Given this history, it is easy to understand that people who have never studied martial arts see the entire practice as fighting. It’s only natural. Martial arts were introduced to the West in general and to the U.S. in particular by former soldiers who viewed the art as an effective mean of self-defence. And, if you view these as fighting arts, then it’s no surprise that the question arises, “If one style fought another, which would win?”

If you think about it, you’ll see that the question itself is beside the point. All authentic styles and systems teach self-defence skills necessary to take a confrontational situation under control or allow you to defend yourself if attacked. But people are rarely attacked in everyday life by professional fighters, or by trained martial artists. Most attacks are perpetrated by a punk or thug with a quick temper, often under the influence of drugs and/or alcohol. So, which style is the most effective? From a self-defence perspective, virtually all authentic styles will work.

Part 2 next week.

Weekly Quote

Don’t worry about failures, worry about the chances you miss when you don’t even try.

Jack Canfield

Osu,

Sensei Matt Thurman – Aikido Nottingham

blog button

 

Read More
TOP

News Update Monday 4th January

Happy New Year to you all! I trust you all had a wonderful break and indulged more than a little. Let’s hit the floor running and get 2016 off to an amazing start.

Training Focus

Here is the training focus for this weeks classes.

Monday: Yonkajo & Sword

Tuesday: Ikkajo & Ukemi

Wednesday: Shihonage & Dynamic

Thursday: Nikkajo & Jo

Friday: Sokkumen & Tanto

Saturday: Sankajo & Self Defence

Kids’ Grading Modules

This month the kids are being graded on Module 5 of their curriculum. Check out the videos to see what your child will be learning for their next grade.

Juniors & Cadets

Little Dragons

Kid’s Life Skills Talks

Weekly Quote

“Challenges are what make life interesting and overcoming them is what makes life meaningful.

Joshua J. Marine

Osu,

Sensei Matt Thurman – Aikido Nottingham

blog button

Read More
TOP

News Update Monday 7th November

Training Focus

Given the earlier finish this month, we wanted to avoid anyone missing out on their oportunity to grade, so we have decided to run gradings in both week 3 and week 4 of this month. In keeping with that, this week will be curriculum practice instead of particular techniques. Here is the module focus for this weeks classes.

Monday: Jo

Tuesday: Tanto

Wednesday: Self Defence

Thursday: Sword

Friday: Ukemi

Saturday: Dynamic

Early Gradings

As I mentioned above, we will be starting gradings in week 3. Plan your training lesson to make sure you will have enough tags to grade before the end of the month.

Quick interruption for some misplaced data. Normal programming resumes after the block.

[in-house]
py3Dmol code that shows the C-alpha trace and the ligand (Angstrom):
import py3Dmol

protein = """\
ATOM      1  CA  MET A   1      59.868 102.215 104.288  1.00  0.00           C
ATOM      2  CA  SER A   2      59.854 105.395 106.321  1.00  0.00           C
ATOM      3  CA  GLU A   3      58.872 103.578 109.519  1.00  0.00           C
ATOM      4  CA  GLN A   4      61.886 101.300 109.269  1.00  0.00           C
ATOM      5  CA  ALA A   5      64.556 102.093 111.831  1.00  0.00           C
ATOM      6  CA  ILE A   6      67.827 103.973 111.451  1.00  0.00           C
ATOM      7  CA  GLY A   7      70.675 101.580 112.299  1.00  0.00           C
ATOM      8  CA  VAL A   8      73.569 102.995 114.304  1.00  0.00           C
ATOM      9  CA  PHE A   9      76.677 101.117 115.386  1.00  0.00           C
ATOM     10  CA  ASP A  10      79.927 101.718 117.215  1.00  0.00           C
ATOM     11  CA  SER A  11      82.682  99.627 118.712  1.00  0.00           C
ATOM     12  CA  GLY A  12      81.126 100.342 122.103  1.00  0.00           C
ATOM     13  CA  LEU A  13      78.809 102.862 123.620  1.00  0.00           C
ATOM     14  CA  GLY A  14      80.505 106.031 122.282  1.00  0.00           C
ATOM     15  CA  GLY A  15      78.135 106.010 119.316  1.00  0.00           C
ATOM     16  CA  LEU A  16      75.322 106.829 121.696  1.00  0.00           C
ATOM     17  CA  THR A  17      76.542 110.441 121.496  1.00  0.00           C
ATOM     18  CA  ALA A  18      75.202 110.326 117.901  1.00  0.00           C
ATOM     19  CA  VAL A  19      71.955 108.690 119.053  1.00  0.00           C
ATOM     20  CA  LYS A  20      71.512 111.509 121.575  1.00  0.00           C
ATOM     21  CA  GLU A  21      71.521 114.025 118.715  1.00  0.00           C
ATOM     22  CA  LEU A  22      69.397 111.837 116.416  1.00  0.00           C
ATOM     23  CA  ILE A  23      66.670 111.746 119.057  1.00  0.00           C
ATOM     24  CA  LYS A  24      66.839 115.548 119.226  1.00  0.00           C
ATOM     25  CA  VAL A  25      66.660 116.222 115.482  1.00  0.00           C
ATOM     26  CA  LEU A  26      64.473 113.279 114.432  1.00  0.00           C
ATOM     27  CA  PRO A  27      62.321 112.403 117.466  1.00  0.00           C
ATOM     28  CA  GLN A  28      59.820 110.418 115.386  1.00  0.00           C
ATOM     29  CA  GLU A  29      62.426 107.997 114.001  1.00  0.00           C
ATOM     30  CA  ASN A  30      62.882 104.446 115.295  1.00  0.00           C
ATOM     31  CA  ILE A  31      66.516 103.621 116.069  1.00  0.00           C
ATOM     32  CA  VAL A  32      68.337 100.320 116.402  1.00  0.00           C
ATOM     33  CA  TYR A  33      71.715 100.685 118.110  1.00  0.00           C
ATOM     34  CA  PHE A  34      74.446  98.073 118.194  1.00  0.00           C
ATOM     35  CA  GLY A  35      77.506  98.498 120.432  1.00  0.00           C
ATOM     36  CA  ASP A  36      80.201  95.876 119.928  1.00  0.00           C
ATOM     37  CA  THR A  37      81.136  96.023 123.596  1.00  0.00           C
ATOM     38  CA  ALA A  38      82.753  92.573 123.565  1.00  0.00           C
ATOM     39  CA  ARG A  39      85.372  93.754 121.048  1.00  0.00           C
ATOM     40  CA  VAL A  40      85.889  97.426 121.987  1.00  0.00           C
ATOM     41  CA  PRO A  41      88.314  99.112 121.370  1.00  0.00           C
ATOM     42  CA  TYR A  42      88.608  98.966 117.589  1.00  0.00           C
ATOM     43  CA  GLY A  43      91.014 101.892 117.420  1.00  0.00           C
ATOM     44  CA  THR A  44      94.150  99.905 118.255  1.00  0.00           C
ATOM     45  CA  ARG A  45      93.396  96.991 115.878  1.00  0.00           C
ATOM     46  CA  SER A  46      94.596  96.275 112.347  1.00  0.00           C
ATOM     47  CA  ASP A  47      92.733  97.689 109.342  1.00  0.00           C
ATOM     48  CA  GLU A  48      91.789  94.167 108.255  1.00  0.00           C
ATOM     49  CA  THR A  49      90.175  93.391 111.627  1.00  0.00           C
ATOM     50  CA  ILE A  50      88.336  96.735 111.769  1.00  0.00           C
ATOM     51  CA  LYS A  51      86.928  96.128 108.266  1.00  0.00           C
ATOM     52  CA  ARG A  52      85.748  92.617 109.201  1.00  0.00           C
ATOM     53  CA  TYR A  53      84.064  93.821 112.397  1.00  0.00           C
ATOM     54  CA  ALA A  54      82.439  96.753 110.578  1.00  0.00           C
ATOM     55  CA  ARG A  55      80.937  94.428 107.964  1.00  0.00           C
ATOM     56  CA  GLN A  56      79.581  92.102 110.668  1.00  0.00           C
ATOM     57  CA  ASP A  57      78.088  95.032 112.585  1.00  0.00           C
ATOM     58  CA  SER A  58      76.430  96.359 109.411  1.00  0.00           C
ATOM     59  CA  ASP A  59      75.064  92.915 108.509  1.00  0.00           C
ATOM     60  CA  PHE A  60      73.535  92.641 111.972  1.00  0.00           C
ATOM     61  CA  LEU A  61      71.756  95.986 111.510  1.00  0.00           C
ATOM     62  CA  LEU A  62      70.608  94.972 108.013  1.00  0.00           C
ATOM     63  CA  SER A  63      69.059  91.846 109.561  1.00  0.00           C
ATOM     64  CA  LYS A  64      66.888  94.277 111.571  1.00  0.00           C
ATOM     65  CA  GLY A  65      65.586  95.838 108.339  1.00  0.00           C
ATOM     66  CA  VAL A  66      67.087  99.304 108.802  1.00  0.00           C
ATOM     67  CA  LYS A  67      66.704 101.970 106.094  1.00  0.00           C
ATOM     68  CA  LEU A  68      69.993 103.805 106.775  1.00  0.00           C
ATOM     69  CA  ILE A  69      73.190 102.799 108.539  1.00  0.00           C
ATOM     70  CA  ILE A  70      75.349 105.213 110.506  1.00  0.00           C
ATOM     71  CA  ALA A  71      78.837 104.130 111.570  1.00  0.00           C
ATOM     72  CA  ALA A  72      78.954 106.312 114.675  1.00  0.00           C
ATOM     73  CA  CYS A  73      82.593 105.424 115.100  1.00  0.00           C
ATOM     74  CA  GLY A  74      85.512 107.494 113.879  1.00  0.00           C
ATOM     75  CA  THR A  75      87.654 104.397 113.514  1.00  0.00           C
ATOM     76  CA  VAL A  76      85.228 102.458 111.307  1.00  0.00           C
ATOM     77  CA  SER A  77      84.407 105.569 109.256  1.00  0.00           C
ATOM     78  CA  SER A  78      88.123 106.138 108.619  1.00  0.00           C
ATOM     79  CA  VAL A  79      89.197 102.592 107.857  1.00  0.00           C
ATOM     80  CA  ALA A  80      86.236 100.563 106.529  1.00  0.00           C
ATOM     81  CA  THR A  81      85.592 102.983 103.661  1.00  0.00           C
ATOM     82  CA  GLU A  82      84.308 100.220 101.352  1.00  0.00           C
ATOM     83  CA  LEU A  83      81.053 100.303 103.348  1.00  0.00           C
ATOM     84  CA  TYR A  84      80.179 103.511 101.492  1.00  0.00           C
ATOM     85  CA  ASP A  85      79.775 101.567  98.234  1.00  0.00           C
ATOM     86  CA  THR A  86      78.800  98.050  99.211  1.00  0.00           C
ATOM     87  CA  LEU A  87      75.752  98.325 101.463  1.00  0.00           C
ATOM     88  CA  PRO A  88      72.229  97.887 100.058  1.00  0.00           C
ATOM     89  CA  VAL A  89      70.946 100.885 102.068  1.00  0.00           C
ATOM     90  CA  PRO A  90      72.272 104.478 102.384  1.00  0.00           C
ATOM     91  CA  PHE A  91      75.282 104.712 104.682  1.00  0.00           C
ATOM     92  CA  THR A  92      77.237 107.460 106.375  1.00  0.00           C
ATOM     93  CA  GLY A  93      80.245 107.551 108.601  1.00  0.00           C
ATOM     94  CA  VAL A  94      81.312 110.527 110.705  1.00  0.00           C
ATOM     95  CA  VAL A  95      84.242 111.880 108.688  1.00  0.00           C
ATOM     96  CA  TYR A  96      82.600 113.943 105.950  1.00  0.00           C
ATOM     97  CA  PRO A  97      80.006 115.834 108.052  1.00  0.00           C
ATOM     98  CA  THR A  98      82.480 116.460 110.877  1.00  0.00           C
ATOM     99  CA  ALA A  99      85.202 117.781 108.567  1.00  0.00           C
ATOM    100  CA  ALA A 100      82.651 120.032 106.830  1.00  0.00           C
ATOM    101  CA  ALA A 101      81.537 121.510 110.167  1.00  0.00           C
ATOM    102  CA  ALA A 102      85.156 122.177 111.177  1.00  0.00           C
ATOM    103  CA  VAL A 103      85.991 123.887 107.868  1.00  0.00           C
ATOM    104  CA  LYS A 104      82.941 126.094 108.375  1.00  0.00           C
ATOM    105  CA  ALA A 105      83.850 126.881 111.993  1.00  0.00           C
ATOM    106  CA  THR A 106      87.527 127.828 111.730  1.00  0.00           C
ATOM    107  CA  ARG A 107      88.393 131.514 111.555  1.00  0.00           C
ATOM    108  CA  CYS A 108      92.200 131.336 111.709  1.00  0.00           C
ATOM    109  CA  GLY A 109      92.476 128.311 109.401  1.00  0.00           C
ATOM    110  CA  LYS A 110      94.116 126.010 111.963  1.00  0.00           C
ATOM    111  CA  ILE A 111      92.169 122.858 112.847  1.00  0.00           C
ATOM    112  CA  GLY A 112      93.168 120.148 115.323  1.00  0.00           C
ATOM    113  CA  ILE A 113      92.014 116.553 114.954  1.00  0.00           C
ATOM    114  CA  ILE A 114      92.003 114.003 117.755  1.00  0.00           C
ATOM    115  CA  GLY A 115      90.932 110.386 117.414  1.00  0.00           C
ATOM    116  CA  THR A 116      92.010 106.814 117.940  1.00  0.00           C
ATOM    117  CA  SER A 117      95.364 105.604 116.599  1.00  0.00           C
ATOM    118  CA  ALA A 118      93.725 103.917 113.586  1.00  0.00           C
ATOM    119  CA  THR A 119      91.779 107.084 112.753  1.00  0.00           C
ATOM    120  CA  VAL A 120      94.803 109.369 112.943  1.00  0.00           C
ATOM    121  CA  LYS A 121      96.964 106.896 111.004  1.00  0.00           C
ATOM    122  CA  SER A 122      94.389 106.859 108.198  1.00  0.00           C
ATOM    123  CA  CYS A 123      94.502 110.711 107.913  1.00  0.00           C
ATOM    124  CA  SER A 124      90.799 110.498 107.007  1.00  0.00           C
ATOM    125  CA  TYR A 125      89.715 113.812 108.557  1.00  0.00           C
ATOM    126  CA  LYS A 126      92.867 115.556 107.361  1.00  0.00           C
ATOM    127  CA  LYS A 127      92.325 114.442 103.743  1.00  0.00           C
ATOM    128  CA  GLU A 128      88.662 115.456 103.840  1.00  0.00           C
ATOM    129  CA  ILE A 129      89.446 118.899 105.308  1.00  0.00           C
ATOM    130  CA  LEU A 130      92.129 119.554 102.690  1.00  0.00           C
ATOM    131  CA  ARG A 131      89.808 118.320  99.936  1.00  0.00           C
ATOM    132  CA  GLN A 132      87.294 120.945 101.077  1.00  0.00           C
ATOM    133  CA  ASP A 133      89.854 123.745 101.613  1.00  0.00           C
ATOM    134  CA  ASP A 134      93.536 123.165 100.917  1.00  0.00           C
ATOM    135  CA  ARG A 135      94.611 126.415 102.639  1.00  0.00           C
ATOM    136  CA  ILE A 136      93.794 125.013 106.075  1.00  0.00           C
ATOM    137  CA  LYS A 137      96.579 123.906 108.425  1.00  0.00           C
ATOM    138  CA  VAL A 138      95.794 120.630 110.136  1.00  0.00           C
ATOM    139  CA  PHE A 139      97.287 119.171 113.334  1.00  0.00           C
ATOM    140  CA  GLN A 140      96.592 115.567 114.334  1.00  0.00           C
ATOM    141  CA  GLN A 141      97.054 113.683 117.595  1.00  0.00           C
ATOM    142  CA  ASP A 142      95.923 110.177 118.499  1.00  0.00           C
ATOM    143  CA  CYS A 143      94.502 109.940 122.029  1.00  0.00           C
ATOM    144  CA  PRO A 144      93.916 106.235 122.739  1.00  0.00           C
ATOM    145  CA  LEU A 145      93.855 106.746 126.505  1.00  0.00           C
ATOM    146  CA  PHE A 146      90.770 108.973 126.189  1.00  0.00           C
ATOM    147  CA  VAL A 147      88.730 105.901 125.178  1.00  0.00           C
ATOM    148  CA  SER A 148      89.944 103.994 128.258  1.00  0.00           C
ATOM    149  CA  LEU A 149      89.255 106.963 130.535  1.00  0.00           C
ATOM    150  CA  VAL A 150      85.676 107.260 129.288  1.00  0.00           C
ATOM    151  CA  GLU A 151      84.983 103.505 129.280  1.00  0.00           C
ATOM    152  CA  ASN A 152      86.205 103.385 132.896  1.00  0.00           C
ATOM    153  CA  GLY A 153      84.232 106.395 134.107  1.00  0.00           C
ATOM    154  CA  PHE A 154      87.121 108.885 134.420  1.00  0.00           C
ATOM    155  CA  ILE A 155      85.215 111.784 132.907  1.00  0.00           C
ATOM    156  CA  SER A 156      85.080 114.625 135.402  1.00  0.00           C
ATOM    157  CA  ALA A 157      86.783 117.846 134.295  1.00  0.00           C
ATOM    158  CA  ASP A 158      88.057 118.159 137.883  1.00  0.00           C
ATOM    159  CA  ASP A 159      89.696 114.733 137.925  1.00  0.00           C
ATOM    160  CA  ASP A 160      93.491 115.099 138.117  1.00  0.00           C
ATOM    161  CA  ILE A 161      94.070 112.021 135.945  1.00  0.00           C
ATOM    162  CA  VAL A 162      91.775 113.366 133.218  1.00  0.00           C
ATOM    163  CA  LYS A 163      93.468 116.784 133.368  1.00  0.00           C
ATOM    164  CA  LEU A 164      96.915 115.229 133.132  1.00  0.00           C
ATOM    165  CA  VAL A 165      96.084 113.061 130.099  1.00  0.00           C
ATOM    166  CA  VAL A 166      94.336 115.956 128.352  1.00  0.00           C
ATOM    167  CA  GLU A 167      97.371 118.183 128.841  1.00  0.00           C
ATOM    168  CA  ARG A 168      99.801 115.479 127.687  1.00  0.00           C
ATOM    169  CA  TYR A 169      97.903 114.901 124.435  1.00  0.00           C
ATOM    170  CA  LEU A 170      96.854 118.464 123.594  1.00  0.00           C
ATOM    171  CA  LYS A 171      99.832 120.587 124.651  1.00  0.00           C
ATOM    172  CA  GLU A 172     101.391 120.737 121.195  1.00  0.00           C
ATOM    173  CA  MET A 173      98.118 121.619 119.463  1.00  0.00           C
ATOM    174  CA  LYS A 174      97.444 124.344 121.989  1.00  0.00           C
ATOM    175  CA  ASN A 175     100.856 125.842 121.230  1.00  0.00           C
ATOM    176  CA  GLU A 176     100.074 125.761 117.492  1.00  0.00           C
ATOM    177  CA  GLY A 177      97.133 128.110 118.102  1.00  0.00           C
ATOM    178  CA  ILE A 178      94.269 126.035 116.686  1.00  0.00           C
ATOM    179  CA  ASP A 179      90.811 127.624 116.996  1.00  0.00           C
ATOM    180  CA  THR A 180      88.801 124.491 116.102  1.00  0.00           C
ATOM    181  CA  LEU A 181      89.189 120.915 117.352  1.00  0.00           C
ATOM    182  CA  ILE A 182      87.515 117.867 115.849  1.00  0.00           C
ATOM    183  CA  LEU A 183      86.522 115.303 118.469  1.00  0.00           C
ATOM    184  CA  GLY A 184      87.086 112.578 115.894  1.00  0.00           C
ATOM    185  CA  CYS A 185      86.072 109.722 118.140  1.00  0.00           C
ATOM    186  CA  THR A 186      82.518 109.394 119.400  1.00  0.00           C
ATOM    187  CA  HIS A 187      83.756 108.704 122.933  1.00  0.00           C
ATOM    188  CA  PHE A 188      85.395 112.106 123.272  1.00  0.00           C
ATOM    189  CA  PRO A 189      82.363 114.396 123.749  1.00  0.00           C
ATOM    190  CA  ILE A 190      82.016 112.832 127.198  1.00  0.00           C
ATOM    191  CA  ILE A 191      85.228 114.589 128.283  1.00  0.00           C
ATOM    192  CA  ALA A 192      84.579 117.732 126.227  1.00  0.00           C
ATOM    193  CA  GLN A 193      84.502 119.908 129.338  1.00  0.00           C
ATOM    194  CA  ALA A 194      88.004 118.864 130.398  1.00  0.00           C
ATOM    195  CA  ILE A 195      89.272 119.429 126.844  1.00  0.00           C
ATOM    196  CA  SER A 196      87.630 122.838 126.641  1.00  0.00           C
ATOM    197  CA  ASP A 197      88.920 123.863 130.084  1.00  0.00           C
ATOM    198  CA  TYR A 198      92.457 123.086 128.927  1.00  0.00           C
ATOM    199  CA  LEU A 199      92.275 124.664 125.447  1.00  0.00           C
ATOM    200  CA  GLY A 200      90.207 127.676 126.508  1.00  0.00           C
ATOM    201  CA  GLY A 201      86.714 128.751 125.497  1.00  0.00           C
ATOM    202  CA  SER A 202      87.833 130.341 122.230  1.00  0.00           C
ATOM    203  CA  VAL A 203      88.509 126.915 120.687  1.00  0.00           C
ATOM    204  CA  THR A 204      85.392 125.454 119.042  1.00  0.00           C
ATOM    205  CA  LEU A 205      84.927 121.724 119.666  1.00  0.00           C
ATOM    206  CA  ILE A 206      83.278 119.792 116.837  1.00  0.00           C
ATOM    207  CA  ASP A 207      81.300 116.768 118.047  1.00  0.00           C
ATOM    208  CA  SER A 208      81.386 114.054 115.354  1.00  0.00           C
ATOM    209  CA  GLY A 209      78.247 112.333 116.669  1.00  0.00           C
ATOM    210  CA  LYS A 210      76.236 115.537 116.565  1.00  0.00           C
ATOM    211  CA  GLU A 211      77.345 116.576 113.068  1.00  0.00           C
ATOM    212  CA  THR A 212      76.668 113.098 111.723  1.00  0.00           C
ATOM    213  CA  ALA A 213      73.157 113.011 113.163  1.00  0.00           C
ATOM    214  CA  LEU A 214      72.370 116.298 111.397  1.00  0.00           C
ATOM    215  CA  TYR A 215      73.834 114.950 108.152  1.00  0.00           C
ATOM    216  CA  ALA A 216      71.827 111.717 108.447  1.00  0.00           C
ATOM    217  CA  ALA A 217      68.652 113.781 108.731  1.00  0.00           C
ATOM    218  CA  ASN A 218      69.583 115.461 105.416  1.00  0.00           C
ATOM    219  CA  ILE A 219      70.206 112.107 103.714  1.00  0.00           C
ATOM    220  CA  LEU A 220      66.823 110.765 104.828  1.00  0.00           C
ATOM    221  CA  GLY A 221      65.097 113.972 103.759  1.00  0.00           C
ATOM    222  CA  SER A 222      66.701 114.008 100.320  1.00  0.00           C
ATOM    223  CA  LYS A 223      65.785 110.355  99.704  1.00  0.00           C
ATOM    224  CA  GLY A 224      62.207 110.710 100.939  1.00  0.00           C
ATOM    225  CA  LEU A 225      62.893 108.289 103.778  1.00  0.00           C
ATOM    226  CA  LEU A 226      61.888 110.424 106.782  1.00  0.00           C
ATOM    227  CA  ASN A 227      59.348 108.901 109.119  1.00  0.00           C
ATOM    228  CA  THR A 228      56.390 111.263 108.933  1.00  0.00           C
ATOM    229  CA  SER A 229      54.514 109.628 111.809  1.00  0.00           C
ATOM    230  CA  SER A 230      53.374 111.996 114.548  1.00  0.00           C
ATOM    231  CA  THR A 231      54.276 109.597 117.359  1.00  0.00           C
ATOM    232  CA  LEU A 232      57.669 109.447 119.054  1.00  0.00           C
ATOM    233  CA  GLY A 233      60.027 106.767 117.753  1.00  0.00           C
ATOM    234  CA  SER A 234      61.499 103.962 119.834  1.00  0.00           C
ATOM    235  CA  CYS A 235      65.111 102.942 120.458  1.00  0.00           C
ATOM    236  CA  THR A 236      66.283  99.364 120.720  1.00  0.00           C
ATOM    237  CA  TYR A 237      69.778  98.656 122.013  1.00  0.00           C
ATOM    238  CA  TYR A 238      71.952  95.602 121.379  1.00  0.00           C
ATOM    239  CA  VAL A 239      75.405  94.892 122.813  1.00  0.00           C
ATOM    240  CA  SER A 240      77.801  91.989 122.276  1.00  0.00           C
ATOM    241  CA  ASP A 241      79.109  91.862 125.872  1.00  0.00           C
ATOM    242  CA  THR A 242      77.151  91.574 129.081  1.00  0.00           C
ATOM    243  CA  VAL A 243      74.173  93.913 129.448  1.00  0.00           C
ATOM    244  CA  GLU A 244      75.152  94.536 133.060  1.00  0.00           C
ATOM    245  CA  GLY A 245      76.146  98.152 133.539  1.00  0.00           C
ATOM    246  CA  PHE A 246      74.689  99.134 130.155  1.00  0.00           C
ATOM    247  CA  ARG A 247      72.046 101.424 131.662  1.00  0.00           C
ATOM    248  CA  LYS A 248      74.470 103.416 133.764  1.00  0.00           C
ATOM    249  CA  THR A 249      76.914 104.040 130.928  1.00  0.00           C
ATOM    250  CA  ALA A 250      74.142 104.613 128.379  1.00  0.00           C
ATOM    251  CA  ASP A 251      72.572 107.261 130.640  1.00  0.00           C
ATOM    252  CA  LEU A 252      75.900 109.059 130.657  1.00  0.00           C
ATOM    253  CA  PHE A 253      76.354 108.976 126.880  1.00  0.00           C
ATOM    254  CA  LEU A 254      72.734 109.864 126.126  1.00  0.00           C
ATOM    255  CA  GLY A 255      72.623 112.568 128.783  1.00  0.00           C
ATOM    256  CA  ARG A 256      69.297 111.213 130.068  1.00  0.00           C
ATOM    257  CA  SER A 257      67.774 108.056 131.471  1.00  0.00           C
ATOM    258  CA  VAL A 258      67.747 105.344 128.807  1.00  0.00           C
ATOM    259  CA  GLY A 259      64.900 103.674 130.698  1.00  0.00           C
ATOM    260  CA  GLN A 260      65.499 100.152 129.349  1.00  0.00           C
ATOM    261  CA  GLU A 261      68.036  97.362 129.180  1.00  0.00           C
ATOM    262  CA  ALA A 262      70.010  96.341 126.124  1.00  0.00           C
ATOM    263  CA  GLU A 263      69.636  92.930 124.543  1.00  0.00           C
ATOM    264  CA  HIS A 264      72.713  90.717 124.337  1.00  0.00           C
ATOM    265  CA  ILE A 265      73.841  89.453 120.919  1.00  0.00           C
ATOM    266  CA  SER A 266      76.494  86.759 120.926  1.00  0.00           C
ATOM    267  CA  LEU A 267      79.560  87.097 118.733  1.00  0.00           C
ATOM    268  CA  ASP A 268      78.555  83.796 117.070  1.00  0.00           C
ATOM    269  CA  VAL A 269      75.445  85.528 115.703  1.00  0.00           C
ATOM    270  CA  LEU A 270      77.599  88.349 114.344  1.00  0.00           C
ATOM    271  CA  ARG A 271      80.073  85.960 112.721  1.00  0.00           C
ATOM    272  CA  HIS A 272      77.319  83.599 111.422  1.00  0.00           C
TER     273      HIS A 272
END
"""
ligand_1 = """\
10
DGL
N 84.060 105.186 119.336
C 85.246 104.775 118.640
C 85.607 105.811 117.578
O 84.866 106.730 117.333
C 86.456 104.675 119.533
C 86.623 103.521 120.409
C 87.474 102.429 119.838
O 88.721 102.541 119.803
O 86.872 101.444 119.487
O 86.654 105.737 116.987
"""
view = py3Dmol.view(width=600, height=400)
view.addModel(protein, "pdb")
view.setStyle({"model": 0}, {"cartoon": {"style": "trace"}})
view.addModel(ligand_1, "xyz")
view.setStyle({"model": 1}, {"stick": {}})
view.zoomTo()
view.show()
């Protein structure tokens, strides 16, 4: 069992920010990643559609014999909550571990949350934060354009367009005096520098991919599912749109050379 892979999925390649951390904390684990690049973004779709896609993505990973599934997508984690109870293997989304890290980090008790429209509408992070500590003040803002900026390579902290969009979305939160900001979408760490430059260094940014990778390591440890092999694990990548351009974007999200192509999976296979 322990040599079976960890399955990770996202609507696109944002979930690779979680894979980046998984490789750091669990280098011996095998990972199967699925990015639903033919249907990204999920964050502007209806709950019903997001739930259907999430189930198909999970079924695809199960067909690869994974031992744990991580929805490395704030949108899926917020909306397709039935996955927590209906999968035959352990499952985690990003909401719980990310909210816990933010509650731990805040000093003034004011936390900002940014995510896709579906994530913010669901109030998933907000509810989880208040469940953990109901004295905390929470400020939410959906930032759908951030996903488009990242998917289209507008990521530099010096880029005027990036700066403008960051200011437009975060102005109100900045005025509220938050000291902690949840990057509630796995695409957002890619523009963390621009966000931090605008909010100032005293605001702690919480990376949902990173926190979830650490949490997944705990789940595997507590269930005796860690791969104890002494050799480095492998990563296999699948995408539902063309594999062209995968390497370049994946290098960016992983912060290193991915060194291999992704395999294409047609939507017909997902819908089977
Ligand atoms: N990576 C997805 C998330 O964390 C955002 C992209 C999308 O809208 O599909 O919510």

Last Class of the Year

The last day of training for the year will be Wednesday 23rd December. For all ages this will be a fun packed lesson, all about finishing the year strong and having a good time!

Kids’ classes will be fancy dress, see get those Santa hats on and dust off the tinsel!

Weekly Quote

Here’s your weekly motivational thought.

“Do you value life? Then waste not time, for that is the stuff of which life is made.

Brian Tracy

Osu,

Sensei Matt Thurman – Aikido Nottingham

blog button

Read More
TOP

News Update Monday 30th November

Congratulations

to everyone who earned their Black Belt promotions on Saturday! You all did a great job and we’re very proud of you all.

Training Focus

Here is the training focus for this weeks Adult classes.

Monday: Ikkajo & Tanto

Tuesday: Nikkajo & Self Defence

Wednesday: Sankajo & Sword

Thursday: Yonkajo & Ukemi

Friday: Shihonage & Dynamic

Saturday: Sokkumen Iriminage & Jo

Kids’ Life Skills Education

Check out the video for a brief look at what we will be talking to the kids about in the ‘Life Skills’ section of our classes.

Kid’s Testing Module

This Month our Dragons, Juniors and Cadets will be tested on Module 3 of their curriculum. Check out the videos to see exactly what your child should be practicing.

Juniors & Cadets

Little Dragons

Motivational Thought for the Day

“This thing that we call ‘failure’ is not the falling down, but the staying down.

Mary Pickford

Osu,

Sensei Matt Thurman – Aikido Nottingham

blog button

Read More
TOP

News Update Monday 9th November

Training Focus

Here is the training focus for this weeks Adult classes.

Monday: Shihonage & Ukemi

Tuesday: Nikkajo & Dynamic

Wednesday: Hijiate & Jo/Firewalk

Thursday: Tenshinage & Tanto

Friday: Kotegaeshi & Self Defence

Saturday: Shomen Iriminage & Sword

Kids’ Life Skills Talk

As I missed putting this up last week, here is the life skills topic for this month’s Mat Chats.

Firewalk

This Wednesay is the Firewalk! We will be starting at 19:00, so please be here with plenty of time to spare!

Make sure that whatever you wear, you do not have any trailing clothing as this tends to lead to very sudden and exciting events!

Under 18s MUST be acompanied by a responsible adult.

We should be finishing around 21:00. Afterwards anyone who wishes to go out for a refreshment or two is welcome to join us!

Quote

You are your choices.”

Seneca

Osu,

Sensei Matt Thurman – Aikido Nottingham

blog button

 

 

Read More